Referral Patterns

Of respondents to the current survey, 60% reported receiving referrals from general practitioners (GPs), suggesting that, although massage therapists cannot bill the public health system for MT services, MT could be seen as being part of the wider health system in New Zealand. Referrals were also commonly received from a broad range of CAM and other conventional health care providers, indicating a wide and active referral network. In addition, massage therapists referred to other massage therapists; however, it is not known whether those referrals reflect unavailability of the therapist, inability of the therapist to treat the condition (that is, because of a lack of expertise or skills), or client relocation. Given that MT use in New Zealand is self-funded (Smith JM. Massage therapy services for health needs: drivers, utilisation, culture of care, and practice patterns of massage therapy in NZ. PhD thesis; University of Otago, Dunedin, NZ; 2009), it would be useful to explore the networking strategies used by massage therapists and the extent of between-provider communication sharing about client management. In addition, further exploration of the reasons for referral by massage therapists is warranted given the range of symptoms with which clients may present, the limited assessment and outcome measurement practices, and the level of training of the therapists.

In US integrative health care clinics, MT is commonly offered as part of the CAM package of therapies(46). Integrative medicine, with its focus on “health and healing ... [viewing] patients as whole people with minds and spirits as well as bodies”(47) (p. 119) is congruent with the culture of care of MT practice in New Zealand(36). Given the position of integrative medicine in the United States and the potential future role of GPs in informed referral to CAM(48), the referral patterns described in the present work suggest that new opportunities within integrative care also potentially exist for the NZ massage profession.


The results reported here are based on self-reports of practice by therapists rather than on analyses of client or visit records, and despite obtaining access to trained MNZ-registered massage therapists, it is not known whether the results are representative of all MNZ members or of other massage therapists within New Zealand. More massage therapists in New Zealand are not members of MNZ than are members, and their practice may be different. However, given that a number of trained massage therapists in NZ (who are not MNZ members) would have training credentials similar to the credentials of those surveyed, practice patterns may also be similar.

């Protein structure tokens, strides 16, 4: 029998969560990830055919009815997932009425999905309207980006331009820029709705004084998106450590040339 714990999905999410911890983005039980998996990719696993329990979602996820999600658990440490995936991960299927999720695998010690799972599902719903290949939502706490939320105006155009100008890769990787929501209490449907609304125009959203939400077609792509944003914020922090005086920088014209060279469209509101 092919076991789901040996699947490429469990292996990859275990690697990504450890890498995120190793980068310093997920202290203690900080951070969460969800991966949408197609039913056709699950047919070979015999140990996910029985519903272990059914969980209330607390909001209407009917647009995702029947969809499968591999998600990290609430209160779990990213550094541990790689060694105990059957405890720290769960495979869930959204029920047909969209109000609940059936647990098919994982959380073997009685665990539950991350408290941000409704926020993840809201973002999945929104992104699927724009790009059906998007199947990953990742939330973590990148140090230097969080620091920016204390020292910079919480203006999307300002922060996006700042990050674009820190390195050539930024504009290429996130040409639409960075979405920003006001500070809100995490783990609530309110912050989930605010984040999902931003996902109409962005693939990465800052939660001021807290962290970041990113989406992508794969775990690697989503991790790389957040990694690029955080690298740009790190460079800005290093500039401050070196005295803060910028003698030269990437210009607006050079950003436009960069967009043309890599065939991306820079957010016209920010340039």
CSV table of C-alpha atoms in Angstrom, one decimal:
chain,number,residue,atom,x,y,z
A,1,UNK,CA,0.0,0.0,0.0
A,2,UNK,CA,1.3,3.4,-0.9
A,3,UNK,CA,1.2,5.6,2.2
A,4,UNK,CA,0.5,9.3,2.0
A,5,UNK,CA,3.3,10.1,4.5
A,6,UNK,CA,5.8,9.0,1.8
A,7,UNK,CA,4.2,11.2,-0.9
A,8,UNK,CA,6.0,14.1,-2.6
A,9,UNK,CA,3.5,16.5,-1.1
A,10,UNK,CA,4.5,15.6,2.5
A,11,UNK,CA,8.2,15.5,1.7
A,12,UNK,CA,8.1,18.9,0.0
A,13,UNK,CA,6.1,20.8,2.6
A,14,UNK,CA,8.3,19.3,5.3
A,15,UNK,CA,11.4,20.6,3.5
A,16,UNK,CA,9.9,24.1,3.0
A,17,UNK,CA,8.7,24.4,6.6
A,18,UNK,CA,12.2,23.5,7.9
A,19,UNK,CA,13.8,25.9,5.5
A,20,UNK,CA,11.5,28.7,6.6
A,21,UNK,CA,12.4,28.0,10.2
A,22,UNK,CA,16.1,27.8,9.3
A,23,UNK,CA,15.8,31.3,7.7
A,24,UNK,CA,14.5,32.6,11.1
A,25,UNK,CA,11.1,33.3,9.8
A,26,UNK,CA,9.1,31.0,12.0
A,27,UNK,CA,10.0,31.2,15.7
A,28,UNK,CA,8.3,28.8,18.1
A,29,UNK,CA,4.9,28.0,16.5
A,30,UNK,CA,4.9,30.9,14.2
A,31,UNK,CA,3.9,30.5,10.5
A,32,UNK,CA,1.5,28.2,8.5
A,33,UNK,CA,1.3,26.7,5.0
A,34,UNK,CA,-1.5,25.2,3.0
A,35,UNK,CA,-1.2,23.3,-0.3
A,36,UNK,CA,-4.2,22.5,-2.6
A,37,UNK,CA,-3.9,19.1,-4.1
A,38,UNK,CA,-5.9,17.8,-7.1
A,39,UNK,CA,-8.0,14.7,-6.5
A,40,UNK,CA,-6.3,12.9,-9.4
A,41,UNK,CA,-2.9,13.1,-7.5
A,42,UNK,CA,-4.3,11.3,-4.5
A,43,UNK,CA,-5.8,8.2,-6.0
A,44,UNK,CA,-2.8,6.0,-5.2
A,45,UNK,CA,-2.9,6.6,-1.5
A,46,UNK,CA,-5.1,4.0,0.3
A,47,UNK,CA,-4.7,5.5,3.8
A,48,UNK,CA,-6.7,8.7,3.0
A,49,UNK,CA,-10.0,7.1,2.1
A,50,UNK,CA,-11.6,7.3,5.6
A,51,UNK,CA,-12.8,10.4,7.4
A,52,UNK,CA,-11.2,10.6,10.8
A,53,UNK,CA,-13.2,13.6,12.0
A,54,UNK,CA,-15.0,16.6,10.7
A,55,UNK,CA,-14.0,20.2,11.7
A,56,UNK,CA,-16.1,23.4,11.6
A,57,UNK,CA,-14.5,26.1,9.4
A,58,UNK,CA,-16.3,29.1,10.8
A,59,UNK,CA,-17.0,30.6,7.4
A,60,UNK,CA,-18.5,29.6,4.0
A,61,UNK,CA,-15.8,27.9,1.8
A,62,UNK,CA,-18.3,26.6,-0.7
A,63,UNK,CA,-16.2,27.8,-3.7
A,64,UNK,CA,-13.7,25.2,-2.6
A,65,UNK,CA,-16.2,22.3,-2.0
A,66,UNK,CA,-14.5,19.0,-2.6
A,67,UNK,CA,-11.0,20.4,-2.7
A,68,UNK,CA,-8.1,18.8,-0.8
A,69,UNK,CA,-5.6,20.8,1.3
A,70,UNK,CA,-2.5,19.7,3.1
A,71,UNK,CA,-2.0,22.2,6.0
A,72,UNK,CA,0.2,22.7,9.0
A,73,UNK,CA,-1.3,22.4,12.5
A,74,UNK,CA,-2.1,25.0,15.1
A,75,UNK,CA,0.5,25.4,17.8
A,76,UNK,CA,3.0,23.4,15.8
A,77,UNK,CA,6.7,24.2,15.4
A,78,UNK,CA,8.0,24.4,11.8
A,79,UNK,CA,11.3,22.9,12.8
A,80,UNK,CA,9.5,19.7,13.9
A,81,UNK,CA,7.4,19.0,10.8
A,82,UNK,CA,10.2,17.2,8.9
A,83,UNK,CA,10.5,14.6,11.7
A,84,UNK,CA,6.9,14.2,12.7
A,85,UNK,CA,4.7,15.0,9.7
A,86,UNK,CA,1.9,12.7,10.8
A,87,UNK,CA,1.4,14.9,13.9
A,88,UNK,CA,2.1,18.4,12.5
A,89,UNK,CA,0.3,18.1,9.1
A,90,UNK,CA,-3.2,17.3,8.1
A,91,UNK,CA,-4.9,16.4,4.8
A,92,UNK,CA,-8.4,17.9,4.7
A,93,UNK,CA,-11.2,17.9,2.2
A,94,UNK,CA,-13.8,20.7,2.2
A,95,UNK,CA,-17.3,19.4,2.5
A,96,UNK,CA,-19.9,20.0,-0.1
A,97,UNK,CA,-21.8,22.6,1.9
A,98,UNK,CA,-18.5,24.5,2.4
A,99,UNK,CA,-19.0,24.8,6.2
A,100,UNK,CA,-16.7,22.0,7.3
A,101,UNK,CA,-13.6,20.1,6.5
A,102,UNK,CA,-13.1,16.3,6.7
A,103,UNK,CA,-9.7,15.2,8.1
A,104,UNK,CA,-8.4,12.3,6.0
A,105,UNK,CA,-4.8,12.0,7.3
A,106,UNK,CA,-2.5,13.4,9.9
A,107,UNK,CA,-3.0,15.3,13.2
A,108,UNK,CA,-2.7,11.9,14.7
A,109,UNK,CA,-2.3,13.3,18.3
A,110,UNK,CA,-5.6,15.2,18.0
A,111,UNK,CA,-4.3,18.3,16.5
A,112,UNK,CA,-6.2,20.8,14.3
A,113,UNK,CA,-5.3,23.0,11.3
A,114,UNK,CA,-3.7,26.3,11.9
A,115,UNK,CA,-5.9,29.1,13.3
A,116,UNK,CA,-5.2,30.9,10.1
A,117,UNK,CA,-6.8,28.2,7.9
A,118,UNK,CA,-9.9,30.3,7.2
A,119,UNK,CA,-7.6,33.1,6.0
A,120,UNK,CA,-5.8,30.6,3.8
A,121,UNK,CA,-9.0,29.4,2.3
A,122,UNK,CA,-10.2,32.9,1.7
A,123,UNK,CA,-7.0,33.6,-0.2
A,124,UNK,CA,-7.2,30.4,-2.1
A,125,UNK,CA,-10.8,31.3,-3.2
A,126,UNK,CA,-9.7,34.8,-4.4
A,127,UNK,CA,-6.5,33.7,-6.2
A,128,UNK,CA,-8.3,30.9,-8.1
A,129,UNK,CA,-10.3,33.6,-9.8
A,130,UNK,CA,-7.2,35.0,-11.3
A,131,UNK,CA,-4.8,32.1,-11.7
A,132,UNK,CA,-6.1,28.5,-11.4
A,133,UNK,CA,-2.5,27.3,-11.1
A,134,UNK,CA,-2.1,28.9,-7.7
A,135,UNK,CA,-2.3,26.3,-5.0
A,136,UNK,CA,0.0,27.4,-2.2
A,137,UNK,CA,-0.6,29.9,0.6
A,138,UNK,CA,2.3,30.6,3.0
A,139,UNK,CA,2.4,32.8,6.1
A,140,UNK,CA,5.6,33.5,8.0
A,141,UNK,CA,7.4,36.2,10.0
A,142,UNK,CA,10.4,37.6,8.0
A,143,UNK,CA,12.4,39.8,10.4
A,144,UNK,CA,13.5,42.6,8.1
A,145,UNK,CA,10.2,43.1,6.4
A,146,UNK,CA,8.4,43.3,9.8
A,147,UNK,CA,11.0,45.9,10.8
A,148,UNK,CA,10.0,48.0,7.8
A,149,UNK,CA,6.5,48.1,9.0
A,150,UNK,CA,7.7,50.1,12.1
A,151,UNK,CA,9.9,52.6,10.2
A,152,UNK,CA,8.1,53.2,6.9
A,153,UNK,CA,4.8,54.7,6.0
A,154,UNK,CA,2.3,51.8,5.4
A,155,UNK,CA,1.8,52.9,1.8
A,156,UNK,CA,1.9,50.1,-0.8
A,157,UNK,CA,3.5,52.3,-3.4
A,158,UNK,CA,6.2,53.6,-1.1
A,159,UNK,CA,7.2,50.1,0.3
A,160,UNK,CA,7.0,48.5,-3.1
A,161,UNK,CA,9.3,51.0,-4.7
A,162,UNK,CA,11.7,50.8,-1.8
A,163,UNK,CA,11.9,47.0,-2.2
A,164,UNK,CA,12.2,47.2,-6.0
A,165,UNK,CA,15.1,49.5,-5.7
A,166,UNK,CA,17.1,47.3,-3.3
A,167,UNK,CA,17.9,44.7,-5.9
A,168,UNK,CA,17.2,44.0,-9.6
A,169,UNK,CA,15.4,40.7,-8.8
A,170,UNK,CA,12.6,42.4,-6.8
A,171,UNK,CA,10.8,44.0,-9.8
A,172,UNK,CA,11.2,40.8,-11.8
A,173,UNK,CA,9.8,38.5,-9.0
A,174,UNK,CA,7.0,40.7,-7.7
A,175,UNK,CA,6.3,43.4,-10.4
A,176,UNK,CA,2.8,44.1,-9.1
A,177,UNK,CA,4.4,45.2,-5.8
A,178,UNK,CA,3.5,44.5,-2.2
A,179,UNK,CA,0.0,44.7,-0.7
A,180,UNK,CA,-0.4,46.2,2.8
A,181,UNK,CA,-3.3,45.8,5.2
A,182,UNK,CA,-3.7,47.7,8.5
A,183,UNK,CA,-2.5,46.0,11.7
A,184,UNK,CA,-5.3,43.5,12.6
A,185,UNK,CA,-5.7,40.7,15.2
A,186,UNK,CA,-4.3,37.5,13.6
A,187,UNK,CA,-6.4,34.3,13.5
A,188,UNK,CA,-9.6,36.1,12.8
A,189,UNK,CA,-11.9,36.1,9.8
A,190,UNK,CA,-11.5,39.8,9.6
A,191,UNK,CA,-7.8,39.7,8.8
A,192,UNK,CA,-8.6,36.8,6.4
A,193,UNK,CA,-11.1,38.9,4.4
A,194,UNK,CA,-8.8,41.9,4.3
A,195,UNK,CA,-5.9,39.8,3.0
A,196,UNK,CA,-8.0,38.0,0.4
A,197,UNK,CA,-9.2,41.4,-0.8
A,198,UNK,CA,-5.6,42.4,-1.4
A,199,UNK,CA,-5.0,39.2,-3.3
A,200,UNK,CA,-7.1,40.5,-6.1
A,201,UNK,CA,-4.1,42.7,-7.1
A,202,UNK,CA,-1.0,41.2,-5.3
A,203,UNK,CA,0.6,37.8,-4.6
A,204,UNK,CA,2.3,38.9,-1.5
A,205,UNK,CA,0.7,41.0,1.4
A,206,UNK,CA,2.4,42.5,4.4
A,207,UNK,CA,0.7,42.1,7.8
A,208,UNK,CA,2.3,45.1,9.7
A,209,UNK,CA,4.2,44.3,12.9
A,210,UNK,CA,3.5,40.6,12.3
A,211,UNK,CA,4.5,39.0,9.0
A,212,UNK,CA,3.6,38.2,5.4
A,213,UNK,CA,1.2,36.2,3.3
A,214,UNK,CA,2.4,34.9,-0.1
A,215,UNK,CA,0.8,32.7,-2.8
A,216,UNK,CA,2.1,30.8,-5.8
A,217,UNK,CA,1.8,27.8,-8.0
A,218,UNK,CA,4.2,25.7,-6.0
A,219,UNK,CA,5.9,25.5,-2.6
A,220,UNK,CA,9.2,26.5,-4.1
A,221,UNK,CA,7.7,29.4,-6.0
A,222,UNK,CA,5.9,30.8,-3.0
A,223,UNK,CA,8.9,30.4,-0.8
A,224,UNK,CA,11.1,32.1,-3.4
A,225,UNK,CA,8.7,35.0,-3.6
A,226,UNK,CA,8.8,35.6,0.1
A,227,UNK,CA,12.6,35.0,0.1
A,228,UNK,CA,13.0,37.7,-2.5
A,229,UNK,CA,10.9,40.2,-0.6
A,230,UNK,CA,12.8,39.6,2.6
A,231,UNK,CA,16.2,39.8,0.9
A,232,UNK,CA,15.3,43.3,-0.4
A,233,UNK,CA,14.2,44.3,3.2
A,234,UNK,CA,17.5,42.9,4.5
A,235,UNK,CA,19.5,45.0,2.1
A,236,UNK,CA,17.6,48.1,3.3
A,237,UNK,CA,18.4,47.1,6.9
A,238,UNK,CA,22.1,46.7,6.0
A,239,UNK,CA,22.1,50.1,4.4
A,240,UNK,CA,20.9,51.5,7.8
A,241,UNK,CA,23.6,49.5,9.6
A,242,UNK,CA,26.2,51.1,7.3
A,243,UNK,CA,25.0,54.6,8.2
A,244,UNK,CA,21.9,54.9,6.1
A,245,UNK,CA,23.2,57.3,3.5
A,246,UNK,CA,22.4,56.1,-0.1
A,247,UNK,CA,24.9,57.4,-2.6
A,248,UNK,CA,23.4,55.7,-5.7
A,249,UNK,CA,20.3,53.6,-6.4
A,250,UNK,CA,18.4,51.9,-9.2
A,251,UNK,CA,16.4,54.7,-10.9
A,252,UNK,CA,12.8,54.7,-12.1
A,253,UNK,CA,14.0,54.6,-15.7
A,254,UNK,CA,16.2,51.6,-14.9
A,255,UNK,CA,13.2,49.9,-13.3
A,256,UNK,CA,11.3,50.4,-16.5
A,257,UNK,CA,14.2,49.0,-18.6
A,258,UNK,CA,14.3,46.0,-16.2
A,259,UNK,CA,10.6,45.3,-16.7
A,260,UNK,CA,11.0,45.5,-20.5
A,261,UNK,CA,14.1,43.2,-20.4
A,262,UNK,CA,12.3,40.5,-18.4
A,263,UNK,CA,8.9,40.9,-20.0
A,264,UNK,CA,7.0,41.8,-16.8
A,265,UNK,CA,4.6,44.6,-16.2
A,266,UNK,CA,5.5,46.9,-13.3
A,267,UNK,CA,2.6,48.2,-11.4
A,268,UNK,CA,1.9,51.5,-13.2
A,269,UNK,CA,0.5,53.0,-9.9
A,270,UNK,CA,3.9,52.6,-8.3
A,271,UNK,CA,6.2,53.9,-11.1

Care must also be taken when interpreting the descriptive statistics, because the margin of error associated with the data is a larger than might be desirable. Nevertheless, this first survey of MNZ massage therapists provides a useful insight into characteristics of MT practice by this group of massage professionals. Although the numbers surveyed are small ( n = 66), national representation was strong, and the response rate of 71.7% was high, reflecting the practice pattern of 26% of the current target population. Only 9% of MNZ therapists surveyed were certificate-trained and therefore qualified at the CMT level to provide relaxation massage. However, relaxation massage was commonly practiced by RMTs (diploma-trained), and so the findings may reflect the practice of both relaxation and therapeutic massage, but from the educational and experience base of a diploma-trained therapeutic (remedial) massage therapist.


This is the first investigation into the practice patterns of trained MNZ massage therapists throughout New Zealand. It provides a useful descriptive account of MT service provision that will help inform the massage and CAM industries in New Zealand, as well as potential funders, workforce planners, and policymakers involved in conventional, CAM, or integrative health care in the country. The information provided should be informative to New Zealand health care providers interested in advising their patients about MT. It also contributes important information to the sparse international literature describing MT practice, adding to the global picture of current practice of this popular CAM therapy.


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Corresponding author: Jo Smith, New Zealand Massage Therapy Research Centre, Southern Institute of Technology, Private Bag 90114, Invercargill 9840 New Zealand.
E-mail: jo.smith@sit.ac.nz

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Published under the CreativeCommons Attribution-NonCommercial-NoDerivs 3.0 License .


JMS is a massage therapist and was a member of Massage New Zealand before and during the time that the research was conducted. A University of Otago Postgraduate Scholarship and a University of Otago Postgraduate Publishing Bursary supported Dr. Smith’s research.


International Journal of Therapeutic Massage & Bodywork
ISSN 1916-257X